Battleships and the Naval Arms Race (1906-1910): Topics in Chronicling America
In the early 1900s, the U.S. competed internationally to build powerful naval armed ships. This guide provides access to materials related to "Battleships and the Naval Arms Race" in the Chronicling America digital collection of historic newspapers.
Chronicling America is a searchable digital collection of historic newspaper pages from 1789-1963 sponsored jointly by the National Endowment for the Humanities and the Library of Congress.
Included in the website is the Directory of US Newspapers in American Libraries, a searchable index to newspapers published in the United States since 1690, which helps researchers identify what titles exist for a specific place and time, and how to access them.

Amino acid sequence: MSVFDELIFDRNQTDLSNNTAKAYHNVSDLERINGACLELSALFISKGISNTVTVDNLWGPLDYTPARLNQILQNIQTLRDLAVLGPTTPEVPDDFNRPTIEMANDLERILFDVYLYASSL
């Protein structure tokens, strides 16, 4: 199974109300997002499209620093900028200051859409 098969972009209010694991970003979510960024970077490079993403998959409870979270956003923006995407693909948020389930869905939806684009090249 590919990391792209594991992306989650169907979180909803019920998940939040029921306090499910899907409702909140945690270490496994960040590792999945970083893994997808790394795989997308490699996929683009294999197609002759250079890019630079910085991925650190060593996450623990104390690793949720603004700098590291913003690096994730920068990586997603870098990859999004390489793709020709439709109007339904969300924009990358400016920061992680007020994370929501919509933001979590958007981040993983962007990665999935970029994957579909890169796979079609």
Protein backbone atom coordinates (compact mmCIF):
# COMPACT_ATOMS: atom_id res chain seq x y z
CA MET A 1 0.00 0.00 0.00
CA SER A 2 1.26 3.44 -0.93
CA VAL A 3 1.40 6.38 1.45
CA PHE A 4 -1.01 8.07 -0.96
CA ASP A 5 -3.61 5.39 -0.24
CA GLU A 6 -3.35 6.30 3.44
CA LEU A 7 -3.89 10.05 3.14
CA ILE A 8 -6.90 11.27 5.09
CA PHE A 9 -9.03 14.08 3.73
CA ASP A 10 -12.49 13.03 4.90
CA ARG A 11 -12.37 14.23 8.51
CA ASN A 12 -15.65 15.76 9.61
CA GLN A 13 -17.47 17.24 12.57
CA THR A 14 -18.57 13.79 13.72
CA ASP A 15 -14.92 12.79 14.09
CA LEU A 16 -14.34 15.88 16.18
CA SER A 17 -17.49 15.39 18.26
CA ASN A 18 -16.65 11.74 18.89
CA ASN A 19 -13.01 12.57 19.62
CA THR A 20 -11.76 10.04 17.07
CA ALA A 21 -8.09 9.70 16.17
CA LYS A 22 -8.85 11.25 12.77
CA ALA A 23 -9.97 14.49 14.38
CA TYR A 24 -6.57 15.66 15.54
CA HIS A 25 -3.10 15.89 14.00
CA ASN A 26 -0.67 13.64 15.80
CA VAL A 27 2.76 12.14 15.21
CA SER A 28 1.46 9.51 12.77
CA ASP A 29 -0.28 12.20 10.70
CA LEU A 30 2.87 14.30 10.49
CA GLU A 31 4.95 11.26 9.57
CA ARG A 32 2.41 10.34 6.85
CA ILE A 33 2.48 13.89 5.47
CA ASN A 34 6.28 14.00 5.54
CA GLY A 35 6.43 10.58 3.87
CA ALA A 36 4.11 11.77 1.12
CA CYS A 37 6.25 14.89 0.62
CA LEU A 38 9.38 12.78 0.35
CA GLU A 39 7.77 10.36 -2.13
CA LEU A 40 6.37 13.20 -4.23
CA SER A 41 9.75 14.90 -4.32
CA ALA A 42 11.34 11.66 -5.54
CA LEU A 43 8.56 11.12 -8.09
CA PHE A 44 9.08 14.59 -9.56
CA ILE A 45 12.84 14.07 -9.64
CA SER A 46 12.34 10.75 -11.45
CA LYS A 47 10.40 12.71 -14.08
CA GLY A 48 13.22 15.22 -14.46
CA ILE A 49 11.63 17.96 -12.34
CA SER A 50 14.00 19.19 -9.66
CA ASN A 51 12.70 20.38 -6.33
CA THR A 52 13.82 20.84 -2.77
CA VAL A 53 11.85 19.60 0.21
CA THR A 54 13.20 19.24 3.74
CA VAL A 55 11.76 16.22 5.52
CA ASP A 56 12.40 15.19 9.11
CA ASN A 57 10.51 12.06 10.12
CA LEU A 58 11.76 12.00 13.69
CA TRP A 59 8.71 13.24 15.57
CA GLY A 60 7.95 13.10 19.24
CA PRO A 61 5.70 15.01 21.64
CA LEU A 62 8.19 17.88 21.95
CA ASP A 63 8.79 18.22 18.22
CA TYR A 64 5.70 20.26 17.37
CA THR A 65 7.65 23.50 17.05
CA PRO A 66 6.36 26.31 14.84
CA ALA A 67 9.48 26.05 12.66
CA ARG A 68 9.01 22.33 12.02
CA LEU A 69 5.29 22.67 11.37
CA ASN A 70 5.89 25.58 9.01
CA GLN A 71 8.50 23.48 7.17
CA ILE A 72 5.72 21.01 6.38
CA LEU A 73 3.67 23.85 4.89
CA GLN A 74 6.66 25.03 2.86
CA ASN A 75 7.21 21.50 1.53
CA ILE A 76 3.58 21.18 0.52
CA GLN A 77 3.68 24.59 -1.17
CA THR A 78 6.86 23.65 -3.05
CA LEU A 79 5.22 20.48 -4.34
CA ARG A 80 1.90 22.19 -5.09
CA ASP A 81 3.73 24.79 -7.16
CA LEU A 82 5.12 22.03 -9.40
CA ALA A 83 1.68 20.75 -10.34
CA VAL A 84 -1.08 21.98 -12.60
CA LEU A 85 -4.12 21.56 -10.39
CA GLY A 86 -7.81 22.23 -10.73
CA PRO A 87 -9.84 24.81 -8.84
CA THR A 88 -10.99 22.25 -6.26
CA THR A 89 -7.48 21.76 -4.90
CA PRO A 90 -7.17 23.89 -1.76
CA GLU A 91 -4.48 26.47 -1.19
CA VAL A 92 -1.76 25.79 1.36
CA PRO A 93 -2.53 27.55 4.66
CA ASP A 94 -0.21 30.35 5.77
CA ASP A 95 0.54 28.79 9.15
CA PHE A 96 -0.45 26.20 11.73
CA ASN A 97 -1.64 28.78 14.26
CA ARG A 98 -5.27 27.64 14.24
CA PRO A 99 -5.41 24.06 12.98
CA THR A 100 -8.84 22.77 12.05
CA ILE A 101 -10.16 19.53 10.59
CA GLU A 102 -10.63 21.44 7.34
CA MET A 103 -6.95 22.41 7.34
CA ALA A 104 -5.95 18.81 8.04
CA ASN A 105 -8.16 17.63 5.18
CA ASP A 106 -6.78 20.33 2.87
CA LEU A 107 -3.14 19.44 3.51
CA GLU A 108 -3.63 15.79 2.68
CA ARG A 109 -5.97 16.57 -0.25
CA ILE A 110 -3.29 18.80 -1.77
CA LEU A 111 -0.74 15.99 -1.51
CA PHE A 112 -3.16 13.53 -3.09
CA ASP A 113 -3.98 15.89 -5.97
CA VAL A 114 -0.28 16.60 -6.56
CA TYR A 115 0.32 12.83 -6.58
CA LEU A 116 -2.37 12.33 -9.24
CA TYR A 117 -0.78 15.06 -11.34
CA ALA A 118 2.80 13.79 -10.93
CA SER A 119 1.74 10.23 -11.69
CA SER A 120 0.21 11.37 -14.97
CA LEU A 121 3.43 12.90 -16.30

Trying to keep afloat in a world-wide naval arms race, the U.S. launches the great USS Michigan on May 26, 1908 swiftly followed by the USS South Carolina in July of that same year. England sparked the race in 1906 when it introduced the “world’s most powerful battleship,” prompting Germany, Japan, the U.S., and a number of other countries to build increasingly larger and more powerfully armed ships. Read more about it!
The information in this guide focuses on primary source materials found in the digitized historic newspapers from the digital collection Chronicling America.
The timeline below highlights important dates related to this topic and a section of this guide provides some suggested search strategies for further research in the collection.
February 10, 1906
Battleship HMS Dreadnought is launched.
November 15, 1906
Japan launches the Satsuma.
July 22, 1907
Germany launches SMS Nassau.
May 26, 1908
United States launches the USS Michigan.
August 20, 1910
Italy launches the Dante Alighieri.
July 24, 1910
Austria-Hungary begins building the Viribus Unitis.